APOLOGY OF SOCRATES

 

Part I: the defense against the early and later accusers

 

His accusers are liars/what they say is false

(but is everything they said false/a lie)?

'hardly anything of what they said is true... many lies... practically nothing they said was true...' (p. 112)

 

 

The Truth

'from me you will hear the truth' (p. 112)

 

 

Two sets of accusers: first accusers (with their first accusations) and later accusers (with their later accusations)

1. 'to defend myself against the first lying accusations made against me and my first accusers, and then against the later accusations and the later accusers' (p. 112)

 

2. 'I want you to realize that my accusers are of two kinds: those who have accused me recently, and the old ones I mention' (p. 113)

 

3. 'These earlier ones... got hold of most of you from childhood... they spoke to you at an age when you would most readily believe them, some of you being children and adolescents...'

 

4. 'the earlier ones... accused me quite falsely, saying that there is a man called Socrates, a wise man, a student of all things in the sky and below the earth, who makes the worse argument the stronger... these accusers numerous... they won their case by default, as there was no defense... one cannot even know or mention their names unless one of them is a writer of comedies. Those who maliciously and slanderously persuaded you -- who also, when persuaded themselves then persuaded others -- all those are the most difficult to deal with: one cannot bring one of them into court or refute him'

 

 

First set of accusers and accusations: what affidavit they would have sworn, and why this affidavit is false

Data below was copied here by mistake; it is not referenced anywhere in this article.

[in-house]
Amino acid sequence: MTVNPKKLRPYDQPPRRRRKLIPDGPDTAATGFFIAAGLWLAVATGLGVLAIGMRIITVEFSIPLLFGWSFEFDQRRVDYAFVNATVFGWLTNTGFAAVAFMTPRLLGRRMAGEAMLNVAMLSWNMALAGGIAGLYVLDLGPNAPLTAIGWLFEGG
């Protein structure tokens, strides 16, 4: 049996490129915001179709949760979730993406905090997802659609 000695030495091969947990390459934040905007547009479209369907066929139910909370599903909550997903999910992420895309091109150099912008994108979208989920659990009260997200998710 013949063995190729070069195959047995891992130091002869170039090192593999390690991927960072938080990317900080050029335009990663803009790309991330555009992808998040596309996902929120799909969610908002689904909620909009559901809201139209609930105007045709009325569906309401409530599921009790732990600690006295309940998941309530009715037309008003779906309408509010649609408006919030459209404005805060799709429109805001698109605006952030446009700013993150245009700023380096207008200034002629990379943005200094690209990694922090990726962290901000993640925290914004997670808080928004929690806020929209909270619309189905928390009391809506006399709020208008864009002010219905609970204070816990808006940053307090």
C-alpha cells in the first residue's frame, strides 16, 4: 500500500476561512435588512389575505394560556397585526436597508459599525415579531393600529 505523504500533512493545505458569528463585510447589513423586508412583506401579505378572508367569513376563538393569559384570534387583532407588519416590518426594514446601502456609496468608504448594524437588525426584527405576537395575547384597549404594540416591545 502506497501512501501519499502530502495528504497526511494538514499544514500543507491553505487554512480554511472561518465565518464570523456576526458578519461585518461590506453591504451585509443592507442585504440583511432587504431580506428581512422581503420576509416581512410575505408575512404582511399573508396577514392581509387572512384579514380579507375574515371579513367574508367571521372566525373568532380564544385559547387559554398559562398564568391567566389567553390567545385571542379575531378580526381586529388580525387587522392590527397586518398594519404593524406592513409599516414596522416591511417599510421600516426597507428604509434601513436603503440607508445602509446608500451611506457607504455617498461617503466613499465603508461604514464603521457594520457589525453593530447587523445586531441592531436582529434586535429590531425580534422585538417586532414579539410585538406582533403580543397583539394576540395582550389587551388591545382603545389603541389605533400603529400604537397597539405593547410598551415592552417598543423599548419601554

1. 'I must first defend myself against the latter [early accusers], for you have also heard their accusations first, and to a much greater extent than the more recent... I must surely defend myself and attempt to uproot from your minds in so short a time the slander that has resided there so long.' (p. 113)

 

2. 'What is the accusation from which arose the slander in which Meletus trusted when he wrote out the charge against me? What did they say when they slandered me? I must, as if they were my actual prosecutors, read the affidavit they would have sworn. It goes something like this: [1] Socrates is guilty of wrongdoing in that [1a] he busies himself studying things in the sky and below the earth; [1b] he makes the worse argument into the stronger argument, and [1c] he teaches these same things to others.' (p. 113)

 

3. 'You have seen this yourselves in the comedy of Aristophanes' (p. 113)

 

4. 'I do not speak in contempt of such knowledge... but, gentlemen, I have no part in it, and on this point I call upon he majority of you as witnesses. I think it right that all of those of you who have heard me conversing, and many of you have, should tell each other if anyone of you has ever heard me discussing such subjects to any extent at all. From this you will learn that the other things said about me by the majority are of the same kind. Not one of them is true.' (p. 113-4)

 

5. And if you have heard from anyone that I undertake to teach people and charge a fee for it, that is not true either. Yet I think it a fine thing to be able to teach people... this kind of excellence, the human and social kind... Certainly I would pride and preen myself if I had this knowledge, but I do not have it, gentlemen' (p. 114)